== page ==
OT: Hey, Ben Solar....

Hey, BenSolar,

We are getting Solar Panels on our house in FL…

Why do you call yourself BenSOLAR? Maybe you know lots about solar systems?

We are getting an Enscape (?) inverter…

Any advice?



We are getting an Enscape (?) inverter…

Any advice?

I’m not BenSolar but I am assuming you are referring to Enphase micro inverters. I’m a big fan of this type of set up because the solar system can perform much better than a “traditional” set up during periods of partial shade. You can also monitor the panels individually to see any problems like a bad panel that let water in and failed or is covered in dirt or debris.

With a micro inverter system, the solar DC (direct current, like a battery) is converted to AC (alternating current, like your household power) right next to the the solar panel - usually tucked underneath the panel itself. Usually 2-4 solar panels will be connected to a single micro-inverter, so you will have several of them in most systems. Then the AC power is combined and run into your home panel.

On a traditional, non-micro-inverter system, large numbers of solar panels are connected to a single (or relatively few) large inverters - usually on the side of your house. When some panels are in partial shade but others on that string are in full sun, you end up getting a sort of weakest link situation where your energy production falls much more than it would with a micro inverter system in the same conditions. Also with the traditional large inverter system, you have long runs of high voltage DC cabling running to your inverter, where with a micro-inverter system you have regular, relatively safer, AC Romex-type cable run to combiner boxes and ready to go straight into your household panel.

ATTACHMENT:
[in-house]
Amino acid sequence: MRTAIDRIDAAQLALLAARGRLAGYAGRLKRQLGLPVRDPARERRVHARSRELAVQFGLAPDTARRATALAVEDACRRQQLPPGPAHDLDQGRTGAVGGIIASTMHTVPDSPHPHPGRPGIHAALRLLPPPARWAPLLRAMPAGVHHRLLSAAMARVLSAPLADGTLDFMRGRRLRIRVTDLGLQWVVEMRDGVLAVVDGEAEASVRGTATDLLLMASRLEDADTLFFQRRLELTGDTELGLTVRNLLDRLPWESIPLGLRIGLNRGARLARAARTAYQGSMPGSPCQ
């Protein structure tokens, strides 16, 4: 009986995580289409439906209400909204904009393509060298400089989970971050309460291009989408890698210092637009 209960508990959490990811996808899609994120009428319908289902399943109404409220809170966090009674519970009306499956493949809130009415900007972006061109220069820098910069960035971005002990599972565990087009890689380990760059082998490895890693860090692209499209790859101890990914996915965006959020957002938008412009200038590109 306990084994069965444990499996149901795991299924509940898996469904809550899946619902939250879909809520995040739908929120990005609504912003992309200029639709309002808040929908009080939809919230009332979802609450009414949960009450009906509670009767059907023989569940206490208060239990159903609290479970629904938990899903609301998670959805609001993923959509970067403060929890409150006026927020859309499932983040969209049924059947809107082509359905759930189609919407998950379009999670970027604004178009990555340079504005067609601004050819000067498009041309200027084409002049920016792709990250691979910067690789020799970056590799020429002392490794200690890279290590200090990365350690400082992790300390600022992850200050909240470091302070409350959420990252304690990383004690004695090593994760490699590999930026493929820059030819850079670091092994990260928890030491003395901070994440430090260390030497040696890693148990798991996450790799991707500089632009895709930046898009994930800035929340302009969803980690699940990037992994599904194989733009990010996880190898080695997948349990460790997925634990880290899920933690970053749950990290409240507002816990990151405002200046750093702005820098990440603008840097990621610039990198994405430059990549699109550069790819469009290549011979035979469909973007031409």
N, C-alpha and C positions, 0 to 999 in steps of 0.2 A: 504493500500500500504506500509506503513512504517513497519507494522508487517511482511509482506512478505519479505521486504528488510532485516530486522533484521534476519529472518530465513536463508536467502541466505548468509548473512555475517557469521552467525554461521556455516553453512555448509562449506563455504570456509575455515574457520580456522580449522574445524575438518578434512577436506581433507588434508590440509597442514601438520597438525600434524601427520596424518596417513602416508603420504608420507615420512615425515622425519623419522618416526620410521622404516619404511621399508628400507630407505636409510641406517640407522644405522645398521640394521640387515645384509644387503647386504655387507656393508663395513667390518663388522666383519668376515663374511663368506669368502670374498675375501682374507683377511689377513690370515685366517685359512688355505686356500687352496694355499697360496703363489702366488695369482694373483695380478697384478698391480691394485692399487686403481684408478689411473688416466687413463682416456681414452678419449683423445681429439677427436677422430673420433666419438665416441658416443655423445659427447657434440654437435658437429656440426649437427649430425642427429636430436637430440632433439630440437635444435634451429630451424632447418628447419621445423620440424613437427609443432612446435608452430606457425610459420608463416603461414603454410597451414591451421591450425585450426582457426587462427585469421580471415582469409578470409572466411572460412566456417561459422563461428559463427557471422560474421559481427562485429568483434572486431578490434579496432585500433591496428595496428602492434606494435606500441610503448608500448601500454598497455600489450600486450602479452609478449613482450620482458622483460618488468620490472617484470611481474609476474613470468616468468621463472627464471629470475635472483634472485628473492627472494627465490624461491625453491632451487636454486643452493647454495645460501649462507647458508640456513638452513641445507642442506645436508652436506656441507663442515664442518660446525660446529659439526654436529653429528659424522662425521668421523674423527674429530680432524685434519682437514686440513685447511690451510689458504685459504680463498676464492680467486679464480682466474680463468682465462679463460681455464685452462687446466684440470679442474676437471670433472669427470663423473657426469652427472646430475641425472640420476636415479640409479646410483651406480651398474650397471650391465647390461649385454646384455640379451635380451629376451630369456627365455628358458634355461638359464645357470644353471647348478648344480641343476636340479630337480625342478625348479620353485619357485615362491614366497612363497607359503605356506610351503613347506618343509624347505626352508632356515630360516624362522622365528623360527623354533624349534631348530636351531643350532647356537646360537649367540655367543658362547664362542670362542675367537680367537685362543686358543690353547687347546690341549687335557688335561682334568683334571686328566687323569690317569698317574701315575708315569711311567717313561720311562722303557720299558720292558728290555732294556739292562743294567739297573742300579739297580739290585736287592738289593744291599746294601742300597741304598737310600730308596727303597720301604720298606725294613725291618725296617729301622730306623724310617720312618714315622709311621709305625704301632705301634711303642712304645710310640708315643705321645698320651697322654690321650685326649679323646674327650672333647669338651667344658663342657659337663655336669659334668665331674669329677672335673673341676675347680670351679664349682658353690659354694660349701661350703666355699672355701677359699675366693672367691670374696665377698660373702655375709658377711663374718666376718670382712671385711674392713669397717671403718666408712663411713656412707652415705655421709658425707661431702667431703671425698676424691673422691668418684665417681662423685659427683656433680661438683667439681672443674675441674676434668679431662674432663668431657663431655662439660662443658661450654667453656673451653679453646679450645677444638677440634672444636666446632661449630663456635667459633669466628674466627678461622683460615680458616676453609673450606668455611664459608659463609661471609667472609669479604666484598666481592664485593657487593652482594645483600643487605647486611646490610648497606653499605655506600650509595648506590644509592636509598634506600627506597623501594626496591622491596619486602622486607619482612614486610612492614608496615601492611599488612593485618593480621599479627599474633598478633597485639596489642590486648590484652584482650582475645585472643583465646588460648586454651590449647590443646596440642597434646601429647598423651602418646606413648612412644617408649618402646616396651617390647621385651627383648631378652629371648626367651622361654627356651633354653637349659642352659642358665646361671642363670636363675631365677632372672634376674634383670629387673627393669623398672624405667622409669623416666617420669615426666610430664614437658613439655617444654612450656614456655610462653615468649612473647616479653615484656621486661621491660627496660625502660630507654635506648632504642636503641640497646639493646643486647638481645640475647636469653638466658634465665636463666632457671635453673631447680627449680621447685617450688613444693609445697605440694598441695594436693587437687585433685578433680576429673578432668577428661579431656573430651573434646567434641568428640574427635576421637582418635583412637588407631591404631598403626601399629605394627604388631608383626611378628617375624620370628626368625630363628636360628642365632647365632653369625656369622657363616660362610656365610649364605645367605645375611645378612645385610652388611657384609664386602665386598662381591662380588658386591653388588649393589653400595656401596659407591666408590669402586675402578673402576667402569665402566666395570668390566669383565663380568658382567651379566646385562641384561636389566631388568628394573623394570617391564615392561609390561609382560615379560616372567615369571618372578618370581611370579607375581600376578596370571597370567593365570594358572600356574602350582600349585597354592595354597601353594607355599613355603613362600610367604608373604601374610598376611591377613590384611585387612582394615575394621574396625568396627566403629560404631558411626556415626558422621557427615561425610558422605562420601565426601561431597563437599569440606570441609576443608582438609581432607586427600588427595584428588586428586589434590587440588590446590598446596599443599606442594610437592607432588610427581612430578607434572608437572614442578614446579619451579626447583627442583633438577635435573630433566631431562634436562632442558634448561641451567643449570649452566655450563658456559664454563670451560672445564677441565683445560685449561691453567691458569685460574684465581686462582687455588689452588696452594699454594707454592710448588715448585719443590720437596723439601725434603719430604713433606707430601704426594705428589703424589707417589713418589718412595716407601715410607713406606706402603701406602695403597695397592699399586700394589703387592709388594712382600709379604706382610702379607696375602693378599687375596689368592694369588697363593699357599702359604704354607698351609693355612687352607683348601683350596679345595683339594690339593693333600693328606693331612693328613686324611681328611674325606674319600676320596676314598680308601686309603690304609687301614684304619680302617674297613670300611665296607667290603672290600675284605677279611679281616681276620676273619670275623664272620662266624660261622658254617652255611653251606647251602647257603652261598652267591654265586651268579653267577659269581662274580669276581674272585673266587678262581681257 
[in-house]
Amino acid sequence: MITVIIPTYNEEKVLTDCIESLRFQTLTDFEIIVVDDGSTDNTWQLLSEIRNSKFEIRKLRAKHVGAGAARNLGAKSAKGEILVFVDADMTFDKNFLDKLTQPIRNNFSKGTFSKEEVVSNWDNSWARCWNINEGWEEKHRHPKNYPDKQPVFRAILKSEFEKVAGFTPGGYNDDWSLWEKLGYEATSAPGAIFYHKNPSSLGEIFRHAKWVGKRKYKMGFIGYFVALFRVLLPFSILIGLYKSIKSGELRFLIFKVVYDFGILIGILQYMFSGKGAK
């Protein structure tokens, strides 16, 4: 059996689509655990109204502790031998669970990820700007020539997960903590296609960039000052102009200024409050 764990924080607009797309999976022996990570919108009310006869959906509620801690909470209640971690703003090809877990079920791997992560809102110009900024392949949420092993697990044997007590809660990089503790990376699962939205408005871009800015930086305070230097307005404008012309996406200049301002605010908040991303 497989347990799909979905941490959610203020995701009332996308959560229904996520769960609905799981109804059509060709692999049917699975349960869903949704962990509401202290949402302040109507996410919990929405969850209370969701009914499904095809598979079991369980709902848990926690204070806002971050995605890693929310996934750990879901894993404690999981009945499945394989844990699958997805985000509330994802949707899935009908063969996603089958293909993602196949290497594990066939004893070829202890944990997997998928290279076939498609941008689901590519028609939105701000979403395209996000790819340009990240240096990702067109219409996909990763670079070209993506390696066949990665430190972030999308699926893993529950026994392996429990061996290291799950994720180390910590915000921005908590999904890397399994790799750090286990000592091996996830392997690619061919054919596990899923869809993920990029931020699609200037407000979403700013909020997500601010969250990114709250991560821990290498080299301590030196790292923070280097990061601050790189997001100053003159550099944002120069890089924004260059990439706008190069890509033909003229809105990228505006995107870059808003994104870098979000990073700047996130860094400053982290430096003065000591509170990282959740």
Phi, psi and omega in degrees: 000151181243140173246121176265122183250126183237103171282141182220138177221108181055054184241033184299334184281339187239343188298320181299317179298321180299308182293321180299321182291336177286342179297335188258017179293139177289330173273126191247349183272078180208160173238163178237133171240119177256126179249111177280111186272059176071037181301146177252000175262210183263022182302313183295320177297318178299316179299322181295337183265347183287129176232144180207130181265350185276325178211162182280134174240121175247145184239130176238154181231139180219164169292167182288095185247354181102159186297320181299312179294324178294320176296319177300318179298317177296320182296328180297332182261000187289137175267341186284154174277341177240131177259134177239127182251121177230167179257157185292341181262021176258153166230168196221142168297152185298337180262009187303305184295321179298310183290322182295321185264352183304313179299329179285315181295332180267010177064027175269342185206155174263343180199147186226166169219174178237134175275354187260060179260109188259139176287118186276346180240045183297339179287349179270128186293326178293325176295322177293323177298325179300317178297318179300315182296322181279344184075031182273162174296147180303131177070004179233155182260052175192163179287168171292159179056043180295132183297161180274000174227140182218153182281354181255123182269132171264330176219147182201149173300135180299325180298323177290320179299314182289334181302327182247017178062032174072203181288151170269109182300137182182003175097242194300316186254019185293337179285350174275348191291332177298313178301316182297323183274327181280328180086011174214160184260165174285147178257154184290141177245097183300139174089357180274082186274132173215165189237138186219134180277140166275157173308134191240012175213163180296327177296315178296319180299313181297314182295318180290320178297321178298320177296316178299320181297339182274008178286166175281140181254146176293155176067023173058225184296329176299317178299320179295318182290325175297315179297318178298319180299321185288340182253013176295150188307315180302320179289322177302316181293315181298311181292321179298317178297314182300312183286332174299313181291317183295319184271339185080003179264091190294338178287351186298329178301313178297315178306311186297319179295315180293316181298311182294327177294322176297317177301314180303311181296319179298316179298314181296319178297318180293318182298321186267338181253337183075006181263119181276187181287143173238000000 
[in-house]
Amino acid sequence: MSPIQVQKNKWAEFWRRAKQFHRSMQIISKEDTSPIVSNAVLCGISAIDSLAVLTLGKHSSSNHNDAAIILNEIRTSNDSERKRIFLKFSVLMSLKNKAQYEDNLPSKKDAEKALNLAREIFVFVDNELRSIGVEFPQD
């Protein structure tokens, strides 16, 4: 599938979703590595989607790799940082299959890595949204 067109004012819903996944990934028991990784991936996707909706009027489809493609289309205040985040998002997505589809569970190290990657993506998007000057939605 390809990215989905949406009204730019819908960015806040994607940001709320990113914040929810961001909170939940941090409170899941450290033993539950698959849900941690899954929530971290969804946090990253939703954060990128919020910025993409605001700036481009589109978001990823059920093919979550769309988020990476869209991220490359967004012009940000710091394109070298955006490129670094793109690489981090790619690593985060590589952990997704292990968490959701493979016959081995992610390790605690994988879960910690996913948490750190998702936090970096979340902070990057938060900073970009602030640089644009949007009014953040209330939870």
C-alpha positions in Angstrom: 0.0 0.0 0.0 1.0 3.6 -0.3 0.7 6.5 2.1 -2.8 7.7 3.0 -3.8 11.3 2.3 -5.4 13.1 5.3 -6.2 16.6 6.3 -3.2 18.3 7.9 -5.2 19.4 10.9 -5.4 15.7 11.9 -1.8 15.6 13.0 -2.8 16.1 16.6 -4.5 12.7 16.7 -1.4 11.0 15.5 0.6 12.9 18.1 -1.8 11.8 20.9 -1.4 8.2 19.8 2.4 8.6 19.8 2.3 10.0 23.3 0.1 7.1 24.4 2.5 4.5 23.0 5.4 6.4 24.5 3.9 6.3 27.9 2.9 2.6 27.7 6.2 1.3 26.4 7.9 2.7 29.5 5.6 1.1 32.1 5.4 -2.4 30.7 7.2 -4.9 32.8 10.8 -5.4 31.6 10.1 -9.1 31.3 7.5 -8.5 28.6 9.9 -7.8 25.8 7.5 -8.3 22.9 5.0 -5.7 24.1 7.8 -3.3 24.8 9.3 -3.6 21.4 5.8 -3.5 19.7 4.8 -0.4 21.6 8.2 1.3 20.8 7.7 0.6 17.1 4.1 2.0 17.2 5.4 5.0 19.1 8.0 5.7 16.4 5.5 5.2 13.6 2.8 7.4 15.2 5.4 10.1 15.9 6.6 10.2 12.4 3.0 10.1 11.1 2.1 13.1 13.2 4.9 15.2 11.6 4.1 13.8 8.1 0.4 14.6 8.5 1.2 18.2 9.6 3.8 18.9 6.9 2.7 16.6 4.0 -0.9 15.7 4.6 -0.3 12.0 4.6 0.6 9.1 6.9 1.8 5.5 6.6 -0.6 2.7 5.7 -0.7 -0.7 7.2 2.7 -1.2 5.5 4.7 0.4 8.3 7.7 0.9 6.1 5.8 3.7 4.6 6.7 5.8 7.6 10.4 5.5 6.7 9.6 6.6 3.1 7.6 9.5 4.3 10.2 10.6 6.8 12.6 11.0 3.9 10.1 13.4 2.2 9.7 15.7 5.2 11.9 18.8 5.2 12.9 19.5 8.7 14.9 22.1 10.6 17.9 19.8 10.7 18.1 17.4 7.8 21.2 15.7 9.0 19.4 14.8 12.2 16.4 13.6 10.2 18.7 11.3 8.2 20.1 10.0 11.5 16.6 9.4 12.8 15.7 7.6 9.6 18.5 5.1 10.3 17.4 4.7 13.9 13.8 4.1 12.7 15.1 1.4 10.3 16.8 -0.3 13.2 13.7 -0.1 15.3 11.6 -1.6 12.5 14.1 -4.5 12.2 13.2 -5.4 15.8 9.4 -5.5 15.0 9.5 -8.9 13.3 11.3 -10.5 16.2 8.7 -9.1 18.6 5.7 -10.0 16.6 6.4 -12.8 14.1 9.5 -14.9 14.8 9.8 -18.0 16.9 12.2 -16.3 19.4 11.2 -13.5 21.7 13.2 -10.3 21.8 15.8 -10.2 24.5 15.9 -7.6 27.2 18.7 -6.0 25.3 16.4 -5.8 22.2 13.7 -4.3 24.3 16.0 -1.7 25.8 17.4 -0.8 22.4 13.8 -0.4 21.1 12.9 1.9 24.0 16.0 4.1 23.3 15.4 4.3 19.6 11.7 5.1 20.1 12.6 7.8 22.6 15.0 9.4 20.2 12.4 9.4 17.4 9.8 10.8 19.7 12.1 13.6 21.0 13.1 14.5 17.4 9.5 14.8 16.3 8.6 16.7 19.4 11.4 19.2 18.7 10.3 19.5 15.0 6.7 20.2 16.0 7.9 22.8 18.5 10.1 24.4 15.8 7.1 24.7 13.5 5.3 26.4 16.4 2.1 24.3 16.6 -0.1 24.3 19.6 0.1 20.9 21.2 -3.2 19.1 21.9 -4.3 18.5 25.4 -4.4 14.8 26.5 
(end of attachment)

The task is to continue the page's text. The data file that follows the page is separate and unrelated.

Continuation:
Enphase is a public company, and for whatever reason is usually found on the list of most volatile, biggest movers either up or down on any given day. Must be a favorite of the mo-mo trading crowd. nasdaq: ENPH

I think for me personally the only time I wouldn’t want a micro-inverter system is if I was building a completely off-grid system with large battery banks. In that situation I would want direct current coming into the house to my inverter/charge controller since I would have a bunch of DC batteries to charge.



The micro inverter system used to be way more expensive than large inverter system. That was the main reason most roof-top solar installations used large inverters pre- 2015. What is the relative cost of the system these days?

Also, if one micro inverter craps out, does the rest of the solar system keep functioning? Thanks

Thank you very much for your response… I am signing the contract!

Hi David,

I chose BenSolar as my handle here because I’m a big fan of solar and other clean energy sources. I’m not any expert on solar power systems, but from what I’ve read, I agree with nola’s comments on the benefits of the micro-inverters. Years ago they had a problem with reliability, but last I looked that had been taken care of.

Congrats on getting a solar power system. My wife and I wanted to get one years ago for our house, but some big shade trees make it not a great fit for us, so we pay extra to our utility every month to support their adoption of renewable energy.

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